Book talk: Inside Out and Back Again

Lai, Thanhha. Inside Out & Back Again. New York: Harper, 2013. Print.

I found Inside Out and Back Again, and our group book discussion, so very exciting! I was bursting at the seams to share all of the ideas I had about it, all of my impressions upon reading it… so much so that the most challenging part of this assignment was actually quieting myself to listen to what my colleagues had to say about it and waiting for my turn to speak!

The book itself is a lovely gem, full of depth and beauty and power, I think. The verse is written simply and lyrically. Upon  picking it up, it didn’t take me too long to realize what a teaching opportunity it presented, not just for English classrooms but (especially) for history and social studies as well. Some of the themes are particularly timely– racism and immigration, for example. Others are timeless, and address essential questions around colonialism, identity, migration, civil war (specifically the Vietnam War), coming of age, family, and the strength of love.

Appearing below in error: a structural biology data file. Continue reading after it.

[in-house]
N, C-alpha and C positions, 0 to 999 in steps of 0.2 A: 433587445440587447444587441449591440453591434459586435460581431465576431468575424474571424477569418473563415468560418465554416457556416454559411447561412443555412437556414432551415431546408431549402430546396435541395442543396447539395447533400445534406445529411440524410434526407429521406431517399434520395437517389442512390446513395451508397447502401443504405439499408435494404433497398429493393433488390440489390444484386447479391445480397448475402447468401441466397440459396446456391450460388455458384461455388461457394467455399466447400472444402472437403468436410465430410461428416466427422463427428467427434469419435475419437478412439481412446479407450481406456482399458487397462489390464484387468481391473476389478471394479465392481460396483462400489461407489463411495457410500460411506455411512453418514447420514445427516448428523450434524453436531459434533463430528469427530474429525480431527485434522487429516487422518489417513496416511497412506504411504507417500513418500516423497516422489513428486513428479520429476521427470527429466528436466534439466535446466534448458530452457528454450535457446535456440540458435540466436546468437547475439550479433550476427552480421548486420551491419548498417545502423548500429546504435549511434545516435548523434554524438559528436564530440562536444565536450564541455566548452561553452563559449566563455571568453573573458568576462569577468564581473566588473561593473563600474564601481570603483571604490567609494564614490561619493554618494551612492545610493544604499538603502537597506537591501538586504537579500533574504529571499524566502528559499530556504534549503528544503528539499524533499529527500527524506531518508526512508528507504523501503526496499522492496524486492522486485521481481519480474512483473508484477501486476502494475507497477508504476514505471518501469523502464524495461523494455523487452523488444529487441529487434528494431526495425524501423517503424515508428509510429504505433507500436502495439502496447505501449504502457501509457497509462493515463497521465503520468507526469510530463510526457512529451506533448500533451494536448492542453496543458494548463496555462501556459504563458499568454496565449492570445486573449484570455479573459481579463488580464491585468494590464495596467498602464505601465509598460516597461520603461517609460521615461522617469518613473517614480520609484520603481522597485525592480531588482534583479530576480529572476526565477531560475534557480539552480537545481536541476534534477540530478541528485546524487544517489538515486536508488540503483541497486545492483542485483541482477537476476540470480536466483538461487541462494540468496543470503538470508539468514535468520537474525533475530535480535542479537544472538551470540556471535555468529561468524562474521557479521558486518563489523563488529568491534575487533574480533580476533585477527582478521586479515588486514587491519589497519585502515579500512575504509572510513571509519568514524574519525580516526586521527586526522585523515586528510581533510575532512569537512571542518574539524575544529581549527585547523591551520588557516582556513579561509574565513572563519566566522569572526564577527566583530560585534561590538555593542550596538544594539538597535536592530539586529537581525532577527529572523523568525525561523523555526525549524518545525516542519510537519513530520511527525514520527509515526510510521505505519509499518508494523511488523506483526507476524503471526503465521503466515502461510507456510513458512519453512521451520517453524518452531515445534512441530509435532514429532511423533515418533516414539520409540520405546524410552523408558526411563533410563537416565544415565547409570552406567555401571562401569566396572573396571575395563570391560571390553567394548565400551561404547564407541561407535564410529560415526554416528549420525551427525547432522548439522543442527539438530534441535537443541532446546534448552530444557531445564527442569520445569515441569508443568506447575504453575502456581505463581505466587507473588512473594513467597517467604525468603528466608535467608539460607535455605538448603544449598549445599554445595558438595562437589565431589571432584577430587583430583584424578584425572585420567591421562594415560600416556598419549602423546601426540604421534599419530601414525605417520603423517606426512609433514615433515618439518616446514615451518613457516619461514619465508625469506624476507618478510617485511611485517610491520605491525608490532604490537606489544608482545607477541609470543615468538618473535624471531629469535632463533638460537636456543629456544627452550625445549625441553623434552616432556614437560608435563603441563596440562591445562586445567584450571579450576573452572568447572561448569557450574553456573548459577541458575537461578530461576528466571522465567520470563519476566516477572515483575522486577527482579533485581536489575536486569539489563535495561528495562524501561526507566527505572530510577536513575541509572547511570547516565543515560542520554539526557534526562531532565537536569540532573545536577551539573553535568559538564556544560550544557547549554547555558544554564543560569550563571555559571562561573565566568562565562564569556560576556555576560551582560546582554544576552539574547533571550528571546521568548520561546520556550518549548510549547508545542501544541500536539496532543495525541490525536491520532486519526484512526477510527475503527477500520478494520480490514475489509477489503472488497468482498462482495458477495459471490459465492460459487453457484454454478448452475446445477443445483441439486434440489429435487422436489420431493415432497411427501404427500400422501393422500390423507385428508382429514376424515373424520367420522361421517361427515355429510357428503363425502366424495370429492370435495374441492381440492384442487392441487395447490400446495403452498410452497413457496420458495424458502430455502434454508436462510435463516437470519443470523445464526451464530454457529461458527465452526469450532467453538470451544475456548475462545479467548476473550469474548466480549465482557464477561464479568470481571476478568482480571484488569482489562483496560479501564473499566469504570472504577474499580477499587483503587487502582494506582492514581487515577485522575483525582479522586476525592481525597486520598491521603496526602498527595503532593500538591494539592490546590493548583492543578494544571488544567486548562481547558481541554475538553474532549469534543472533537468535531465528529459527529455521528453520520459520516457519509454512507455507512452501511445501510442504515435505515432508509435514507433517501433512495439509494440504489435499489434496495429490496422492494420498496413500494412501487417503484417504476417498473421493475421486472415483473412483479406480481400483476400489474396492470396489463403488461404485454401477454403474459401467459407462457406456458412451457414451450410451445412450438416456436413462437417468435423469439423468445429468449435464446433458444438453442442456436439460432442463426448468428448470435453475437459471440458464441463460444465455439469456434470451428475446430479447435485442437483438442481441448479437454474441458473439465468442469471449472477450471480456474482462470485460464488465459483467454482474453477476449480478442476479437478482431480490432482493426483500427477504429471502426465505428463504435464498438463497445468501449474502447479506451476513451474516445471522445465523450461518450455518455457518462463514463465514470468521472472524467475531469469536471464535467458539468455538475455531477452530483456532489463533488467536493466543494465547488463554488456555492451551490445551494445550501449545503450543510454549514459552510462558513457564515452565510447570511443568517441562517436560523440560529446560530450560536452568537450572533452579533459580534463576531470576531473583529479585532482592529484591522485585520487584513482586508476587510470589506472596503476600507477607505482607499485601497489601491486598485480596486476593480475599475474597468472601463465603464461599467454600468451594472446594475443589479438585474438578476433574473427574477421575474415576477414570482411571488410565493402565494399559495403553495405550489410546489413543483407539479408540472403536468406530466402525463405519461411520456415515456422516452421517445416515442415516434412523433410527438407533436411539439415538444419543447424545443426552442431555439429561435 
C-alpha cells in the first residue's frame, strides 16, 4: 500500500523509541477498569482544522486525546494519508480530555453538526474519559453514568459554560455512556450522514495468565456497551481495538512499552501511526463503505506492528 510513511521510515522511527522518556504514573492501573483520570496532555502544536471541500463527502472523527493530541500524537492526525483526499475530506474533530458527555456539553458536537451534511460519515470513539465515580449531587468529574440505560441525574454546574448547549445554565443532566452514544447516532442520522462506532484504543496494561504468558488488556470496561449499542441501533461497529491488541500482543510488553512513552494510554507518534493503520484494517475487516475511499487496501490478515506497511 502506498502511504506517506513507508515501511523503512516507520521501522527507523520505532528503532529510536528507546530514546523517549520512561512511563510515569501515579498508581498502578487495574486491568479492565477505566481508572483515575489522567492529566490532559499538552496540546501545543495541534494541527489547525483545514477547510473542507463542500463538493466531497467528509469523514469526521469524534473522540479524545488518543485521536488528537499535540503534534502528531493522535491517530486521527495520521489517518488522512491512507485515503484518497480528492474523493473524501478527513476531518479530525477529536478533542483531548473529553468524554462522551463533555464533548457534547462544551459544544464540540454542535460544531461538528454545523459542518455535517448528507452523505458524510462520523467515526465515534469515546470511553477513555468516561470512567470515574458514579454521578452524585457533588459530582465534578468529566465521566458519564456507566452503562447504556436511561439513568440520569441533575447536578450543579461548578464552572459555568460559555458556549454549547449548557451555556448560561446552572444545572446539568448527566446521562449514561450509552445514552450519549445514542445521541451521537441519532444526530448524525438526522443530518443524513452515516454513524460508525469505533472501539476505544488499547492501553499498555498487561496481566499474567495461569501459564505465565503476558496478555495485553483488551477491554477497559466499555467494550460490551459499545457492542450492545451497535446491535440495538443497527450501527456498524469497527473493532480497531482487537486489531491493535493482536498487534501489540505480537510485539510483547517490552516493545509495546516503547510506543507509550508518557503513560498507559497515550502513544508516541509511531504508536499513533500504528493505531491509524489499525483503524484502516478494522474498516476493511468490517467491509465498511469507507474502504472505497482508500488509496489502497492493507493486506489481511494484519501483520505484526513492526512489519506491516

It was fascinating to get my classmates’ perspectives on the book, and I found our conversation around the author’s use of verse particularly interesting. We each had our opinions about books in verse, why it works or doesn’t, and our impressions of Inside Out and Back Again. We also had interesting ideas about which types of audiences this book might appeal to; middle grades, yes– but what about high school? or younger grades?

I have really come to appreciate exploring these last ideas in particular. It’s a slow but definite transformation in the way I approach literature– coming from a secondary English and Social Studies teacher, and now thinking in terms of a school librarian. And I have really come to appreciate my classmates’ refreshing and creative takes on literature. Their perspectives have taught me so much about the importance of enthusiasm and clear thinking around presenting literature to youth.

 

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